By Rimsha Ali Shah.
Being a bystander in his own classroom was a new role for Waquas, but one that he cherished more than ever.
At the head of the classroom stood Kajol, a student of grade ten at Government Girls High School, Shahdatkot. Kajol had undergone a five-day extensive training program where she learned all about five key elements of civic education: health skills, conflict resolution skills, citizenship skills, self-management skills and social skills.
Kajol’s poise in the classroom was a clear indication of her command over what she had learned over the five-day mentorship period. She had been selected in the 30 student-mentors’ cohort after a grueling application process.
“Scrub your hands for at least 20 seconds”, she instructed her students taking the health skills workshop.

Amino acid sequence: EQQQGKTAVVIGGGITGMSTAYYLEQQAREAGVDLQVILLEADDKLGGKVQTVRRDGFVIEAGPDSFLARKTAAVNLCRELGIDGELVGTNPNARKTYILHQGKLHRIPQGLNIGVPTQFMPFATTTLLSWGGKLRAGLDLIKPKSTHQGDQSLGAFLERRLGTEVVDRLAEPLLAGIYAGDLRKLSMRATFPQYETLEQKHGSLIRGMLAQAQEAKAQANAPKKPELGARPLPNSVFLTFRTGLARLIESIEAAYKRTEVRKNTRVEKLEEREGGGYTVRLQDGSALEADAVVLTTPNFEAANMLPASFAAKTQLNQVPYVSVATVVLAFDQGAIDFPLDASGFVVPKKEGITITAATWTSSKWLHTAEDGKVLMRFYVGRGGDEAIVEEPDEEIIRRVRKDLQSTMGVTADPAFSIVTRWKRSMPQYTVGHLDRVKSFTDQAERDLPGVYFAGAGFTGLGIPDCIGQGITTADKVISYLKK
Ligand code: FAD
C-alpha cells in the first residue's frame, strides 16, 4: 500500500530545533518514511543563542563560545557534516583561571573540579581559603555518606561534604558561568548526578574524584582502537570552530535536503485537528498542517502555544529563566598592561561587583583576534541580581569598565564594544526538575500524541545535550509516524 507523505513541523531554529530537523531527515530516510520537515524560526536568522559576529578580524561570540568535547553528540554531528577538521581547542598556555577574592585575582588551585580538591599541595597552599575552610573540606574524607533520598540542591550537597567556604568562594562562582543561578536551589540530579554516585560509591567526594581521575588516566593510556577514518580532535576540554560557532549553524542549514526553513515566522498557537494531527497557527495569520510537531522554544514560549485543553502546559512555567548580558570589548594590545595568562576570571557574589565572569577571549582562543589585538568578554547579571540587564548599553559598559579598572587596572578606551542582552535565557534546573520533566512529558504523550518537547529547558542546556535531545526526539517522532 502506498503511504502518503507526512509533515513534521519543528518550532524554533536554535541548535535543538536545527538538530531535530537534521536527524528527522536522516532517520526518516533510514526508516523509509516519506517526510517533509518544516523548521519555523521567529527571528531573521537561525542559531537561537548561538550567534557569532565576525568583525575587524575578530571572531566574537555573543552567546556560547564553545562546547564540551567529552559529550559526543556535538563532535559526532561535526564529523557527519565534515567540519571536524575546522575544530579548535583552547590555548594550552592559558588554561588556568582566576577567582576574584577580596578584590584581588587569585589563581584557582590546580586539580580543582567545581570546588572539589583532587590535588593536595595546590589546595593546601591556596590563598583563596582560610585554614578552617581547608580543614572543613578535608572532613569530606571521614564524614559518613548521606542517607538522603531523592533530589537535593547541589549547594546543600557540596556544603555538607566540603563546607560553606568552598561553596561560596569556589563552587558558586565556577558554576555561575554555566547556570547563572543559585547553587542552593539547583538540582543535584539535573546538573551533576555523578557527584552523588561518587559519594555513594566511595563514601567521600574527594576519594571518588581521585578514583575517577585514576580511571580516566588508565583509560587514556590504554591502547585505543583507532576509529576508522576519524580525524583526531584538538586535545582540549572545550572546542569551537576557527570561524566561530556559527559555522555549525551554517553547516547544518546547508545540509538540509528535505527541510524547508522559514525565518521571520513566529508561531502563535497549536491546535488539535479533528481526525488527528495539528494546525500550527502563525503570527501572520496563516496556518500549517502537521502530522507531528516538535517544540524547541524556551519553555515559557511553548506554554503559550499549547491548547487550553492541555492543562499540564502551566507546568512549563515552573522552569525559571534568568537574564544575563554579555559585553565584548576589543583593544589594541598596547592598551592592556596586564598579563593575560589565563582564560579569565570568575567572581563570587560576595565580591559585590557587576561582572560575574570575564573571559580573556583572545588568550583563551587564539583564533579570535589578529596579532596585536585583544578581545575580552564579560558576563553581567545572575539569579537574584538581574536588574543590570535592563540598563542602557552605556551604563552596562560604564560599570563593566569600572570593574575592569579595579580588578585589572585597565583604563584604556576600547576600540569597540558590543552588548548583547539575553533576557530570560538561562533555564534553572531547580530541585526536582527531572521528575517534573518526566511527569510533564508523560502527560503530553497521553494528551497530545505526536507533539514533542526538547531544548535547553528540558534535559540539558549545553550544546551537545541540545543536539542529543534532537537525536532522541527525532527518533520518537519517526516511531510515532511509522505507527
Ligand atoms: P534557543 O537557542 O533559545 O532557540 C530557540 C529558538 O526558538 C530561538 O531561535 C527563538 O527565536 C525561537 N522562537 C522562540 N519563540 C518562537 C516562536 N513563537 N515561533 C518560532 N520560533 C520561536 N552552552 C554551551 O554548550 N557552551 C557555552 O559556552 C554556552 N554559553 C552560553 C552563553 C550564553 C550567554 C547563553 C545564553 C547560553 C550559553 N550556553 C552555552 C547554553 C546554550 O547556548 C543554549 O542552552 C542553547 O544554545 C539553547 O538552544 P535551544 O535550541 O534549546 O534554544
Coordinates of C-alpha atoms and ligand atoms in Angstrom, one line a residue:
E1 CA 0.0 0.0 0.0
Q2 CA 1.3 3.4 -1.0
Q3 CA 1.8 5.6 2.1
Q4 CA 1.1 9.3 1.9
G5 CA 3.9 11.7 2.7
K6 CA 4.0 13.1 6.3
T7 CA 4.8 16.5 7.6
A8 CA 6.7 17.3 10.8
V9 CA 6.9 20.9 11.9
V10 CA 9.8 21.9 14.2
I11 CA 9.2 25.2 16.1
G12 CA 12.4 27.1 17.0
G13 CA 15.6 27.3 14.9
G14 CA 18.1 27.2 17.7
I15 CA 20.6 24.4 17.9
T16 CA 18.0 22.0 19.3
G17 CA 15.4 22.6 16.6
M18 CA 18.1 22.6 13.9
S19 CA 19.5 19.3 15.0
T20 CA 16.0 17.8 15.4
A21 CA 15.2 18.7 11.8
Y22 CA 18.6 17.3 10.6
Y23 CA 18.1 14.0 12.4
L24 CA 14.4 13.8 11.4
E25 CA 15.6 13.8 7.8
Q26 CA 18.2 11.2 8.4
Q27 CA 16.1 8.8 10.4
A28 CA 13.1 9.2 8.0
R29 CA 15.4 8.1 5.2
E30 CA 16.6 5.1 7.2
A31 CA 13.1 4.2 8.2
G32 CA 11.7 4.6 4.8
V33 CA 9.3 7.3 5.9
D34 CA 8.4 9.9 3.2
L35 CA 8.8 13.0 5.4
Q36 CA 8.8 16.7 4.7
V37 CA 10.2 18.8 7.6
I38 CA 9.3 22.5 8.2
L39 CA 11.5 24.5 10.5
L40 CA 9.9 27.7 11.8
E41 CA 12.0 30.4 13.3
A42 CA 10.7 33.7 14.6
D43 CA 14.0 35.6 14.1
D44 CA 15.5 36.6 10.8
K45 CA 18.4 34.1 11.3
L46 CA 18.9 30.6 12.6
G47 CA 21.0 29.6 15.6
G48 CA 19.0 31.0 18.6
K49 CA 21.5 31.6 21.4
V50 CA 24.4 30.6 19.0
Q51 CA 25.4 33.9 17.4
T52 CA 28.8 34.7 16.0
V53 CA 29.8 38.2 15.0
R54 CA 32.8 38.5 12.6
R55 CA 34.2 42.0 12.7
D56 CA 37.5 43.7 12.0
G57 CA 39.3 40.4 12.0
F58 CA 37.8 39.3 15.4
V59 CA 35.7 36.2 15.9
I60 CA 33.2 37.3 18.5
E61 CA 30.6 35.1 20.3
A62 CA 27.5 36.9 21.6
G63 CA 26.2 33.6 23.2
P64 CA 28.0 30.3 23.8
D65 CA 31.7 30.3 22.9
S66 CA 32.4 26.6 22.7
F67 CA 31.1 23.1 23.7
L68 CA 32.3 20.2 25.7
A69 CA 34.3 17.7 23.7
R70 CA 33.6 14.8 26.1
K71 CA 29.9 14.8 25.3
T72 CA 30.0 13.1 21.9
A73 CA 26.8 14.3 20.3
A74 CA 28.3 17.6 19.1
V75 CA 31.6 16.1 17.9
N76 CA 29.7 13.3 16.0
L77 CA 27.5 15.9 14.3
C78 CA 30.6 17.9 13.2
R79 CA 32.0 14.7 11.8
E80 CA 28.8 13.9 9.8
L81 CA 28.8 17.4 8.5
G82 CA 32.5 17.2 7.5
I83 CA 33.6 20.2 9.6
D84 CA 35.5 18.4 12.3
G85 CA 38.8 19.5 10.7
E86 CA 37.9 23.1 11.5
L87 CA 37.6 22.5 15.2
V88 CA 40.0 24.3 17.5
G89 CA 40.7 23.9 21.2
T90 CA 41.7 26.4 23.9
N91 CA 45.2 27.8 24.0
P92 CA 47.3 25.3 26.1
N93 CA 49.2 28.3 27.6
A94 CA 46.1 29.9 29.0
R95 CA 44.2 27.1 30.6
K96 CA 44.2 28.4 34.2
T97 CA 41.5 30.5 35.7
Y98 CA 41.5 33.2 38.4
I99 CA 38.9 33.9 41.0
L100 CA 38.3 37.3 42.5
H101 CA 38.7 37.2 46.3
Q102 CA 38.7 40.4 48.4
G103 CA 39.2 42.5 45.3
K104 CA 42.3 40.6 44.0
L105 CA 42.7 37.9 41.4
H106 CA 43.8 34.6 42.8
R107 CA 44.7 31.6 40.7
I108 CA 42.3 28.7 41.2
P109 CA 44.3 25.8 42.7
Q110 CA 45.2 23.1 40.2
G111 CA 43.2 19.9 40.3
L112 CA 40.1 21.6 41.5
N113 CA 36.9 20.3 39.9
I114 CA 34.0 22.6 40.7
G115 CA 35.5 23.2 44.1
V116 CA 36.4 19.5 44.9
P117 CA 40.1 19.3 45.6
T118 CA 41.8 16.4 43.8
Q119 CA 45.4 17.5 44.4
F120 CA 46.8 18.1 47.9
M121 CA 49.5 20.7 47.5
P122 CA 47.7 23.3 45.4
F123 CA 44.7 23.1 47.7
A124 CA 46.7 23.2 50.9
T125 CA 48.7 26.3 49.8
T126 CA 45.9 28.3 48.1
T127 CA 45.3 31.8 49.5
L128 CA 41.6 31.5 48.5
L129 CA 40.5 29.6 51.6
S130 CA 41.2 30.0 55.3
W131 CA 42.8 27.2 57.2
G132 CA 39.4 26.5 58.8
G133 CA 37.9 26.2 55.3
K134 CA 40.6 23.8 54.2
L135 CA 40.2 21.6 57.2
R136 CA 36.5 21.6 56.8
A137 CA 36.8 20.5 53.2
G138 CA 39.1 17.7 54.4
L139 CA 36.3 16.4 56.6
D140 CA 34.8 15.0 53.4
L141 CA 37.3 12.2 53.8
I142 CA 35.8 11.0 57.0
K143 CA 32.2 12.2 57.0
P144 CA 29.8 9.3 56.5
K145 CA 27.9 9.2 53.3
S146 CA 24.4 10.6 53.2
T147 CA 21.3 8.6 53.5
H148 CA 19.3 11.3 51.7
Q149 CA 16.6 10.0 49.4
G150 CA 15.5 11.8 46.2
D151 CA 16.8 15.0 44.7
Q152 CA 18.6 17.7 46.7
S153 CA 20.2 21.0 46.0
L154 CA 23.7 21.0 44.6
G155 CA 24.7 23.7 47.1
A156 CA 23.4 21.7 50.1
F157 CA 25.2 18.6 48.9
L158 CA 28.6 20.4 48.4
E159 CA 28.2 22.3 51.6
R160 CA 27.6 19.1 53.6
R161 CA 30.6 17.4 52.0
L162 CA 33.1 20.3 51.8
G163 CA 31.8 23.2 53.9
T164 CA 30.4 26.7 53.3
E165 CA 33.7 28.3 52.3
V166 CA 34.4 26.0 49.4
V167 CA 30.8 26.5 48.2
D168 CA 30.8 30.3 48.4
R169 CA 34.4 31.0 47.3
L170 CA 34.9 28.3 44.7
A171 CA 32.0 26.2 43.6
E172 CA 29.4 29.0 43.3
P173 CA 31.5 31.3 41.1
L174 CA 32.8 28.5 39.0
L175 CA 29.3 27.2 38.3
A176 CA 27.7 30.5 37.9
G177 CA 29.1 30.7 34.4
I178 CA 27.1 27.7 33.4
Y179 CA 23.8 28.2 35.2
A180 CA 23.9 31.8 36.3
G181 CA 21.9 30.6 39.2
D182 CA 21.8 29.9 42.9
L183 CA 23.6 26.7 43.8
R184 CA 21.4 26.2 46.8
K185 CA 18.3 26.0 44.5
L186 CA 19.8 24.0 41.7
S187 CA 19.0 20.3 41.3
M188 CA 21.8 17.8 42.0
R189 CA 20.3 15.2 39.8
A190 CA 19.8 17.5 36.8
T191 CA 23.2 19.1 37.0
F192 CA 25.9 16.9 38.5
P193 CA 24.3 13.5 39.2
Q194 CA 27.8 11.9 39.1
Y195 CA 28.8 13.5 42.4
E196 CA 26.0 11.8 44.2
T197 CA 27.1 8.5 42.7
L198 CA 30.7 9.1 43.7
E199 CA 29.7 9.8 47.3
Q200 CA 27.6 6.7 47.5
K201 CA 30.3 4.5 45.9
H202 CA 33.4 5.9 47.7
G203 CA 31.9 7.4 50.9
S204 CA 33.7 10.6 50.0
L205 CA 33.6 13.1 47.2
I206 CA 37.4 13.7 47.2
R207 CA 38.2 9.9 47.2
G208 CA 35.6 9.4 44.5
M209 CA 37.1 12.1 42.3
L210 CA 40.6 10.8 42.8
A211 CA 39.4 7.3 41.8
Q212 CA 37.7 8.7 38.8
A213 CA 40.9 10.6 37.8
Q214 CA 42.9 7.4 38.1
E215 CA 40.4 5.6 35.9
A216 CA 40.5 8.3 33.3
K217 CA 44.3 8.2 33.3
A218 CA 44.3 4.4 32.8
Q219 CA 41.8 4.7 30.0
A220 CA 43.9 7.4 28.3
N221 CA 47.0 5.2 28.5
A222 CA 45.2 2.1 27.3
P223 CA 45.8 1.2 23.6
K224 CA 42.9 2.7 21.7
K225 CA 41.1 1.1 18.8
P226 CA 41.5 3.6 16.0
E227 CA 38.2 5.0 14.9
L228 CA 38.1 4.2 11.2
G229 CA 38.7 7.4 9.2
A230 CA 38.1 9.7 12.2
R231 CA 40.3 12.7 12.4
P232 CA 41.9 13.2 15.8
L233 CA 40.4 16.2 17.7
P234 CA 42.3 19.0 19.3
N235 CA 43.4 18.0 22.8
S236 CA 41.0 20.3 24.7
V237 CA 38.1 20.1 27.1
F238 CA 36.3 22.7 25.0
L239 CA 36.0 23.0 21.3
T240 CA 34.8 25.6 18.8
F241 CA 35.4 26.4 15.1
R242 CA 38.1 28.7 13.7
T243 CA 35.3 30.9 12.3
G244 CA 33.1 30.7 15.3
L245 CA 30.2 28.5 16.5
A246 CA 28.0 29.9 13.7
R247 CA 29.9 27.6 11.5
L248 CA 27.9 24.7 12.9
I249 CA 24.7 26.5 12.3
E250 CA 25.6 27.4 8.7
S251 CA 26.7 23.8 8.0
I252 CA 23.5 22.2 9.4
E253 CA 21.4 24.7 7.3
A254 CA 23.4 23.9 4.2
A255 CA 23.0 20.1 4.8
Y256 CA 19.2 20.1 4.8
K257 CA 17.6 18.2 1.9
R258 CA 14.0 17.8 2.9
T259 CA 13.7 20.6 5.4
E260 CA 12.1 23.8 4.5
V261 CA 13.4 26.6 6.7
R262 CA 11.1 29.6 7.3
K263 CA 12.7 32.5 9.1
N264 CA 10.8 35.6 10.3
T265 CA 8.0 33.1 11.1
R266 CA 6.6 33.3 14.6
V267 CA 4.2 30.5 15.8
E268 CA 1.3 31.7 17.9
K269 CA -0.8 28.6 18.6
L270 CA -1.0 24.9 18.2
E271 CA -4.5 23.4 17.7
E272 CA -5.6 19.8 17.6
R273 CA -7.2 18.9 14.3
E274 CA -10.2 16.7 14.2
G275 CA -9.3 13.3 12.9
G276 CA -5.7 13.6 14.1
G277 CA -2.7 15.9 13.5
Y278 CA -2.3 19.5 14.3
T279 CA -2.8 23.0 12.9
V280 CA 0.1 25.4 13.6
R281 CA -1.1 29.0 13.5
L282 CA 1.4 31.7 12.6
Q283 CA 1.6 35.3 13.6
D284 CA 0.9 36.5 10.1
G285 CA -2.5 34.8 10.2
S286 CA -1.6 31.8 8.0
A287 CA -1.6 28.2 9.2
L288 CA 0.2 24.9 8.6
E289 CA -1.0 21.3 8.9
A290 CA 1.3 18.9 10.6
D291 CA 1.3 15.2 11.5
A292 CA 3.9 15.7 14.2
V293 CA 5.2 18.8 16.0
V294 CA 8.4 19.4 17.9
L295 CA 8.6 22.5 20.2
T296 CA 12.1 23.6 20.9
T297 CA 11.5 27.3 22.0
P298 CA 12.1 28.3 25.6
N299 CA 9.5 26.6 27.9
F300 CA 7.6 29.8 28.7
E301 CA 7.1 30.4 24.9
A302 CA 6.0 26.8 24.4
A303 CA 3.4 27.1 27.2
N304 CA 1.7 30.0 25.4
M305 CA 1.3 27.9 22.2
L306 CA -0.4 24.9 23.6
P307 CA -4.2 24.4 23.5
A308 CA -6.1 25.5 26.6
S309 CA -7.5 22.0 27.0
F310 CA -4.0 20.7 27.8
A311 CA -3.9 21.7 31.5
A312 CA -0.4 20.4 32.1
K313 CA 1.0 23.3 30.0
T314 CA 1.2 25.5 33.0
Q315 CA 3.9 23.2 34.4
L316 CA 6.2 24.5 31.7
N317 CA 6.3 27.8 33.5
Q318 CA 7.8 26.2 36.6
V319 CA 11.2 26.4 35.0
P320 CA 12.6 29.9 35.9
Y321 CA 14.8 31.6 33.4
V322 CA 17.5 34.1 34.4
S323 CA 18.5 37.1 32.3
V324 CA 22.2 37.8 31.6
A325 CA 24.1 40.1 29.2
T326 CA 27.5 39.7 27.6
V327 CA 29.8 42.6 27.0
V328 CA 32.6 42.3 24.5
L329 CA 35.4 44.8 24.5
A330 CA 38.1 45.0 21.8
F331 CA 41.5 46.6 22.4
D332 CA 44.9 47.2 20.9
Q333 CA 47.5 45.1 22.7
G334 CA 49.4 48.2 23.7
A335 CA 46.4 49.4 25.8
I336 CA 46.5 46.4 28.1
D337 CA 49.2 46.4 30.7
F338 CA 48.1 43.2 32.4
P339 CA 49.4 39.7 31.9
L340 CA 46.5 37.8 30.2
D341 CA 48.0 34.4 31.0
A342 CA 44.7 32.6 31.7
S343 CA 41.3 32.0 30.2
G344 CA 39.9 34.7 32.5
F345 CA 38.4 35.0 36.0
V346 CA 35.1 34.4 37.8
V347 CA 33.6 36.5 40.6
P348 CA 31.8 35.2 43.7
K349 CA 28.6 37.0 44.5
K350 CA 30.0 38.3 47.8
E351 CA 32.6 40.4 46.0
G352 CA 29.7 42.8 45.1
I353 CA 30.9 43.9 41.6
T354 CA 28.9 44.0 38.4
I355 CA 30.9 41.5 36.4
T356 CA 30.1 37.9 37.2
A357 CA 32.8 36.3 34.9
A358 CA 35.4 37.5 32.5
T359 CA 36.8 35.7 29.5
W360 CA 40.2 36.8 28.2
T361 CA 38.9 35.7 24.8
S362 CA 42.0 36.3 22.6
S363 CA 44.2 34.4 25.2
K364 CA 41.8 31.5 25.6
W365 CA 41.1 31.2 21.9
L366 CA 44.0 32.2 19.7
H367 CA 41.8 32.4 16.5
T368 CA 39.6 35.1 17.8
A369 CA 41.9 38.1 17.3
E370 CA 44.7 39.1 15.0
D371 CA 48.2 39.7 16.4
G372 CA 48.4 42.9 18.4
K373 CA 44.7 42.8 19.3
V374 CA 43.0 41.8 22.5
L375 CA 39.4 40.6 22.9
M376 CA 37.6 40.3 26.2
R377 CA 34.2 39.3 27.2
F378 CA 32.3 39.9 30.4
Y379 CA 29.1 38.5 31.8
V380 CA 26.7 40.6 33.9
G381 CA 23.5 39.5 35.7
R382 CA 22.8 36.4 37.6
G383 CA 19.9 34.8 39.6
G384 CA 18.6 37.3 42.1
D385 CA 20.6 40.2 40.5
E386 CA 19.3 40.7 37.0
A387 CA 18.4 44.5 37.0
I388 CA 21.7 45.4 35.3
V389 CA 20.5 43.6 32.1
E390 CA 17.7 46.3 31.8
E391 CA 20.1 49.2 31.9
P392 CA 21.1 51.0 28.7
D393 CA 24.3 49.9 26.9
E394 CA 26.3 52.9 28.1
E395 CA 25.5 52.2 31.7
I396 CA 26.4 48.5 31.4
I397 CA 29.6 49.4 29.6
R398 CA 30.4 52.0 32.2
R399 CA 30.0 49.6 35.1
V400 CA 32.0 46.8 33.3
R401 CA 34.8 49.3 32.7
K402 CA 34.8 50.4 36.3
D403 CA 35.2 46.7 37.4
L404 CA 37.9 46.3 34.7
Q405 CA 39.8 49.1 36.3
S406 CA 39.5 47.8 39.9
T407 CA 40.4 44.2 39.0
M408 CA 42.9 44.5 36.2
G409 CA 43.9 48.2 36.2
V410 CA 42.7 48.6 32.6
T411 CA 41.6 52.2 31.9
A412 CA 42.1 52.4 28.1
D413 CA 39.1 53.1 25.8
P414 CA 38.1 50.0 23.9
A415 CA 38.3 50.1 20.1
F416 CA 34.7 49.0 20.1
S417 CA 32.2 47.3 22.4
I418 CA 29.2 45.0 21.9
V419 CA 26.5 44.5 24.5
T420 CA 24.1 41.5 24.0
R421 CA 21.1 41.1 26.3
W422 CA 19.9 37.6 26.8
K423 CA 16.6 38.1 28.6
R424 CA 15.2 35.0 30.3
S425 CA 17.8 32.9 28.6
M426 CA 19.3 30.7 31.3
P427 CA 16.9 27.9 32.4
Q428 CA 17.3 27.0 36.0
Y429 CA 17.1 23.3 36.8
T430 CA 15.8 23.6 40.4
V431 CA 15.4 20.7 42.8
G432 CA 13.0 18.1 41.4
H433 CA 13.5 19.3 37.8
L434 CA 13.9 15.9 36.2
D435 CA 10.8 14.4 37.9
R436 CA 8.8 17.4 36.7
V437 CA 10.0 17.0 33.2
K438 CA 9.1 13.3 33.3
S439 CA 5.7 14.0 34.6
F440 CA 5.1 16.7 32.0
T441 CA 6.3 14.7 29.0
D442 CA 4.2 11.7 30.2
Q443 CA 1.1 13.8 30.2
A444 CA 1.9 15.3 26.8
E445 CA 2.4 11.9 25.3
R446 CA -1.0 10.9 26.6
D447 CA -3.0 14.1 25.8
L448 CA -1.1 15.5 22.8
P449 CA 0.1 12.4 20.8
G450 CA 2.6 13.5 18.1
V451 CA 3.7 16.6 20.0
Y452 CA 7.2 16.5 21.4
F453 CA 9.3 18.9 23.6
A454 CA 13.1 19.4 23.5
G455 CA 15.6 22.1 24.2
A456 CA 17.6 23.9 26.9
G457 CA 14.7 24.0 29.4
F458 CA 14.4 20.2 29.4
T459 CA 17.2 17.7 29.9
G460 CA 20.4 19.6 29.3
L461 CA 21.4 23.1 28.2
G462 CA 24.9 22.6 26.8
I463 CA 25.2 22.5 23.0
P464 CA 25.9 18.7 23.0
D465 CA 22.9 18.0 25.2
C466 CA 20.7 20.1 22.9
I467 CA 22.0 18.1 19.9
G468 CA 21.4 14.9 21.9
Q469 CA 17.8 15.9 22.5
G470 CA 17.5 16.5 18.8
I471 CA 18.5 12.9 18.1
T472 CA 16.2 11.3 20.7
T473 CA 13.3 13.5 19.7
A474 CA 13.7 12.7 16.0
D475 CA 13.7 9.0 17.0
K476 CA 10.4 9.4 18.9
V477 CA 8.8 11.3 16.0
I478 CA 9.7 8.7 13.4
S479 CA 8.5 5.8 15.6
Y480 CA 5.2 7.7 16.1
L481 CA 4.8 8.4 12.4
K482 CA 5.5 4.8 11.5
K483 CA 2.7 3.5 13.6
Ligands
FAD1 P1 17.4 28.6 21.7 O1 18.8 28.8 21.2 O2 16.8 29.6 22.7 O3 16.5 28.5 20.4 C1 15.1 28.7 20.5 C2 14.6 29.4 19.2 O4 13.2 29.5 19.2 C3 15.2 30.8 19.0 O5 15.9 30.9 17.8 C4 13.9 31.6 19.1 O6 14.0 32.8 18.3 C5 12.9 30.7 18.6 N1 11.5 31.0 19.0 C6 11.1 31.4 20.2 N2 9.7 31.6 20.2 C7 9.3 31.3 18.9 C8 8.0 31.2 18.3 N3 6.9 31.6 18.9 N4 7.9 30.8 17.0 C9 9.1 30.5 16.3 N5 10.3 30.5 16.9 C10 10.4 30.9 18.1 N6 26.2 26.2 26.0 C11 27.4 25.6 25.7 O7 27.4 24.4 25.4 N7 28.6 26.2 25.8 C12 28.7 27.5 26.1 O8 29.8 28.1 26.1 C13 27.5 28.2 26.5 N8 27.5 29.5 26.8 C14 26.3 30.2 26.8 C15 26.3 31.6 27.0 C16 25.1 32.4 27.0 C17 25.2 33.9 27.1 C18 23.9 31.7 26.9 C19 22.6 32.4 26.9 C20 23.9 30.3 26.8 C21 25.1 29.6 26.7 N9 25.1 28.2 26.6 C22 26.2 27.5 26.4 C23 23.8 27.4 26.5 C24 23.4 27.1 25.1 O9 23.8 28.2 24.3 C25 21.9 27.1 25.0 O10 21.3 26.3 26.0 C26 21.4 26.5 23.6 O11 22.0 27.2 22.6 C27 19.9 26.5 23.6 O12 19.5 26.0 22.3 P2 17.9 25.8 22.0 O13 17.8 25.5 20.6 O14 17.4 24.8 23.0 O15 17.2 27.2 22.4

For Waquas Ahmed, the empowered mentor before him was a clear indication of the change he had envisioned his project would bring about. An alumnus of the Teaching Excellence Program (TEA), Waquas had seen civic education in action during his exchange program. “The lack of civic education integration in school curriculum is preventing our young minds from gaining the education that will help them transform lives.”